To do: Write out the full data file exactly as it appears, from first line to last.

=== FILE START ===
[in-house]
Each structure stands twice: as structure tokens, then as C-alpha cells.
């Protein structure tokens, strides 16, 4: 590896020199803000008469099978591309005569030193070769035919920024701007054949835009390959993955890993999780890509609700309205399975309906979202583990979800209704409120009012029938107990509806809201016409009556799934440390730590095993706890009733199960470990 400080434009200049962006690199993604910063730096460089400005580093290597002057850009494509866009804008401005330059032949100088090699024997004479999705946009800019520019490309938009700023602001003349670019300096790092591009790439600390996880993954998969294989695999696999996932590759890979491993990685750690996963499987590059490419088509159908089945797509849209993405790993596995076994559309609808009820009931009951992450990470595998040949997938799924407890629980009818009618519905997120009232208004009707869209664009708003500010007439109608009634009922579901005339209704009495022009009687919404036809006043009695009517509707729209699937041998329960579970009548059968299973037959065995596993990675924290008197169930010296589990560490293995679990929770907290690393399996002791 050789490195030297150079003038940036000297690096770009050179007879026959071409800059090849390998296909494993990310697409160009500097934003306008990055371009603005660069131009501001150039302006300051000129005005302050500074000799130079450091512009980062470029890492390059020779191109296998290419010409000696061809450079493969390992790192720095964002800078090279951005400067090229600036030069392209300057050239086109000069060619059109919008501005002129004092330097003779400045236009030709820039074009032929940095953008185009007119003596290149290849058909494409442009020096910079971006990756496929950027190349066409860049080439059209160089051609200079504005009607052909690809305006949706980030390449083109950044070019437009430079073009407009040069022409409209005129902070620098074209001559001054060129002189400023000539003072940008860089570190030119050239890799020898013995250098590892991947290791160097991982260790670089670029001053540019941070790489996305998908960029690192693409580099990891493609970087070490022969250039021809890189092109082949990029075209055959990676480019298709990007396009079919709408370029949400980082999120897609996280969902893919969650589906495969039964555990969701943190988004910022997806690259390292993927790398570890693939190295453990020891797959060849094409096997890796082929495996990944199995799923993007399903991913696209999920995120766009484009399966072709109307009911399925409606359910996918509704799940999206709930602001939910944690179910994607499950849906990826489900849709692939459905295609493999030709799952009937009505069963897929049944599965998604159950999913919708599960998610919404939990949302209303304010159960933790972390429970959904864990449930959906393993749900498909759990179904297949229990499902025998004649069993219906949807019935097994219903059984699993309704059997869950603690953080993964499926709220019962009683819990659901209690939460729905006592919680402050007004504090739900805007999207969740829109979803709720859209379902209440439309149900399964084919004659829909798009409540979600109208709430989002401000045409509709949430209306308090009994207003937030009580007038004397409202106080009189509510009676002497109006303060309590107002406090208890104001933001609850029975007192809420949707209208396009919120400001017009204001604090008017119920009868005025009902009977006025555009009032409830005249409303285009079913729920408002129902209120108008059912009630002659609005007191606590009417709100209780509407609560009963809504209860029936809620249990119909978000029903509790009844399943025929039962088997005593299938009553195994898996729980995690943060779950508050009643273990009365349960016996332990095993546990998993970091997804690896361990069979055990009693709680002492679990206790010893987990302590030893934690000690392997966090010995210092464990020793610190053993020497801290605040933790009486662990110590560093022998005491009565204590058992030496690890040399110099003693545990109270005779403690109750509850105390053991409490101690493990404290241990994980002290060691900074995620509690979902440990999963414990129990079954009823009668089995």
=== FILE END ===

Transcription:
[in-house]
Each structure stands twice: as structure tokens, then as C-alpha cells.
């Protein structure tokens, strides 16, 4: 590896020199803000008469099978591309005569030193070769035919920024701007054949835009390959993955890993999780890509609700309205399975309906979202583990979800209704409120009012029938107990509806809201016409009556799934440390730590095993706890009733199960470990 400080434009200049962006690199993604910063730096460089400005580093290597002057850009494509866009804008401005330059032949100088090699024997004479999705946009800019520019490309938009700023602001003349670019300096790092591009790439600390996880993954998969294989695999696999996932590759890979491993990685750690996963499987590059490419088509159908089945797509849209993405790993596995076994559309609808009820009931009951992450990470595998040949997938799924407890629980009818009618519905997120009232208004009707869209664009708003500010007439109608009634009922579901005339209704009495022009009687919404036809006043009695009517509707729209699937041998329960579970009548059968299973037959065995596993990675924290008197169930010296589990560490293995679990929770907290690393399996002791 050789490195030297150079003038940036000297690096770009050179007879026959071409800059090849390998296909494993990310697409160009500097934003306008990055371009603005660069131009501001150039302006300051000129005005302050500074000799130079450091512009980062470029890492390059020779191109296998290419010409000696061809450079493969390992790192720095964002800078090279951005400067090229600036030069392209300057050239086109000069060619059109919008501005002129004092330097003779400045236009030709820039074009032929940095953008185009007119003596290149290849058909494409442009020096910079971006990756496929950027190349066409860049080439059209160089051609200079504005009607052909690809305006949706980030390449083109950044070019437009430079073009407009040069022409409209005129902070620098074209001559001054060129002189400023000539003072940008860089570190030119050239890799020898013995250098590892991947290791160097991982260790670089670029001053540019941070790489996305998908960029690192693409580099990891493609970087070490022969250039021809890189092109082949990029075209055959990676480019298709990007396009079919709408370029949400980082999120897609996280969902893919969650589906495969039964555990969701943190988004910022997806690259390292993927790398570890693939190295453990020891797959060849094409096997890796082929495996990944199995799923993007399903991913696209999920995120766009484009399966072709109307009911399925409606359910996918509704799940999206709930602001939910944690179910994607499950849906990826489900849709692939459905295609493999030709799952009937009505069963897929049944599965998604159950999913919708599960998610919404939990949302209303304010159960933790972390429970959904864990449930959906393993749900498909759990179904297949229990499902025998004649069993219906949807019935097994219903059984699993309704059997869950603690953080993964499926709220019962009683819990659901209690939460729905006592919680402050007004504090739900805007999207969740829109979803709720859209379902209440439309149900399964084919004659829909798009409540979600109208709430989002401000045409509709949430209306308090009994207003937030009580007038004397409202106080009189509510009676002497109006303060309590107002406090208890104001933001609850029975007192809420949707209208396009919120400001017009204001604090008017119920009868005025009902009977006025555009009032409830005249409303285009079913729920408002129902209120108008059912009630002659609005007191606590009417709100209780509407609560009963809504209860029936809620249990119909978000029903509790009844399943025929039962088997005593299938009553195994898996729980995690943060779950508050009643273990009365349960016996332990095993546990998993970091997804690896361990069979055990009693709680002492679990206790010893987990302590030893934690000690392997966090010995210092464990020793610190053993020497801290605040933790009486662990110590560093022998005491009565204590058992030496690890040399110099003693545990109270005779403690109750509850105390053991409490101690493990404290241990994980002290060691900074995620509690979902440990999963414990129990079954009823009668089995």